On a day in which Bear Stearns (BSC) posted better-than-expected first-quarter profits, securities regulators reminded investors about the Wall Street firm's dark side.
Regulators, in reaching a $250 million settlement with Bear Stearns over its role in the mutual fund trading scandal, painted an ugly portrait of the firm as a full-service facilitator for abusive traders.
"Bear Stearns was the hub that connected the many spokes of market timing and late trading, hedge funds, brokers and mutual funds,'' said Mark Schonfeld, director of the
Securities and Exchange Commission's
Northeast regional office.
The amount of the settlement with the SEC and the
New York Stock Exchange
, while significant, came as no surprise to Wall Street. Back in December, Bear Stearns announced that it had reached a tentative deal with the regulatory agencies. The firm said it had set aside enough dollars to cover the penalty.
What is surprising is the level of detail in the SEC's 40-page administrative complaint, documenting the wrongdoing at Bear Stearns. Using excerpts from emails and tape-recorded conversations, the complaint leaves little doubt that many people at Bear Stearns went out of their way to enable hedge funds and small brokers to engage in abusive trading.
In one recorded conversation, for instance, an unidentified Bear Stearns employee is overheard cryptically explaining to a hedge fund manager how to engage in late trading by canceling a trade after hours.
In fact, the complaint says employees at Bear Stearns often acted as "consultants and trouble shooters'' for rogue traders looking to score. Some hedge fund managers were so appreciative of the extra efforts of those Bear Stearns employees that they showered them with "spa gift certificates, event tickets and meals.''
More importantly, regulators say, top supervisors at Bear Stearns were aware of these activities and approved of them.
In all, Bear Stearns' mutual fund trading hub, known within the firm as the "timing desk,'' generated "hundreds of millions of dollars in profits'' for itself and its favored hedge fund customers, according to the complaint.
Of the $250 million penalty Bear Stearns is paying, $160 million represents the disgorgement of profits made by the firm and its customers from 1999 to 2003. In the fall of 2003, abusive mutual fund trading largely ended when New York Attorney General Eliot Spitzer disclosed that his office had opened a sweeping investigation into the matter.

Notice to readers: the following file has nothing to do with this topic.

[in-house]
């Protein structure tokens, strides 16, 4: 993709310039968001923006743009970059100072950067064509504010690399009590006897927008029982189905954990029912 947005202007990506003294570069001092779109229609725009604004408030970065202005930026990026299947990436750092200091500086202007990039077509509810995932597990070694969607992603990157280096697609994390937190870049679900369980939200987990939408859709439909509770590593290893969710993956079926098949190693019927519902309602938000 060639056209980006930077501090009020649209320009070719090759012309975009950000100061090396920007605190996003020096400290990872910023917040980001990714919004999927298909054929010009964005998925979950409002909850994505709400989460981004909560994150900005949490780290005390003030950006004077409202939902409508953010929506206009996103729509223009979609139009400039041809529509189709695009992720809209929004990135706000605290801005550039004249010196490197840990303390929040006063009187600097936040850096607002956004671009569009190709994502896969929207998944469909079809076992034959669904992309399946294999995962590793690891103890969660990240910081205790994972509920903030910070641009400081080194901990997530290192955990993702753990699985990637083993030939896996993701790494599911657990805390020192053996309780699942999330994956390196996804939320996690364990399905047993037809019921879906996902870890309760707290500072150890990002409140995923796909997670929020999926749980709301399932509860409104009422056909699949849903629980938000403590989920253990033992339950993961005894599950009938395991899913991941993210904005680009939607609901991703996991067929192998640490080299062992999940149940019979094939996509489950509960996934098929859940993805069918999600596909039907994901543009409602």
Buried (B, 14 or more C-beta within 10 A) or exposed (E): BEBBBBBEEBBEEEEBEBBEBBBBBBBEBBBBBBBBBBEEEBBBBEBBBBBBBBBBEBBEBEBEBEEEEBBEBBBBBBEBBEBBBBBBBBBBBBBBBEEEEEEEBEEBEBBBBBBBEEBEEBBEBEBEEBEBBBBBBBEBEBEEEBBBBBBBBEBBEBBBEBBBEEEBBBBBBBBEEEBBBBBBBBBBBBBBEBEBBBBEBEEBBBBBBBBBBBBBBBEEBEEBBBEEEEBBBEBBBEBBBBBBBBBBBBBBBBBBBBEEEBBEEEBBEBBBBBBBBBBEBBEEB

Market-timing, a rapid-fire technique of mutual fund arbitrage, is a legal but frowned upon trading strategy that some mutual fund families tried to stop. But in many cases, hedge funds, with the assistance of brokers, used deceptive strategies to hide their activities. Late trading, meanwhile, is the illegal buying or selling of mutual fund shares after the 4 p.m. close, in order to take advantage of late-breaking, market-moving news.
A Bear Stearns spokesman was not available for comment.
Some of the allegations of the abuses carried out by the employees and senior managers of Bear Stearns' big clearing operation have been well-documented by
in a series of stories the past two years.
was the first to report on the existence of the
"timing desk" and that a number of senior managing directors at Bear Stearns
could face civil administrative actions by the SEC and the NYSE.
Regulators, in announcing the deal with Bear Stearns, said the investigation against the individuals, many of whom still work at Bear Stearns, is continuing. In all, nine current and former Bear Stearns employees have received so-called Wells notice from the SEC in conjunction with the mutual fund investigation.
As part of the settlement, Bear Stearns will have to take a number of remedial actions, including the hiring of an independent monitor to review the firm's policies and procedures in its clearing and prime brokerage operation. The firm also must establish a "compliance hot line,'' to which Bear Stearns employees can anonymously report potential wrongdoing.
Of course, this is not the first time regulators have cracked down on Bear Stearns' clearing operation, which provides back-office trading services and financing to hundreds of small brokerages and hedge funds.
In 1999, the firm paid a $38.5 million fine to settle allegations that it let A.R. Baron, a rogue brokerage, carry out a stock manipulation over the firm's clearing platform. The settlement also required Bear Stearns to appoint an independent monitor.
In advance of the A.R. Baron settlement, Bear Stearns hired Richard Lindsey away from the SEC to oversee its clearing business. Lindsey, former SEC director of market regulation, has not been implicated in the mutual fund scandal.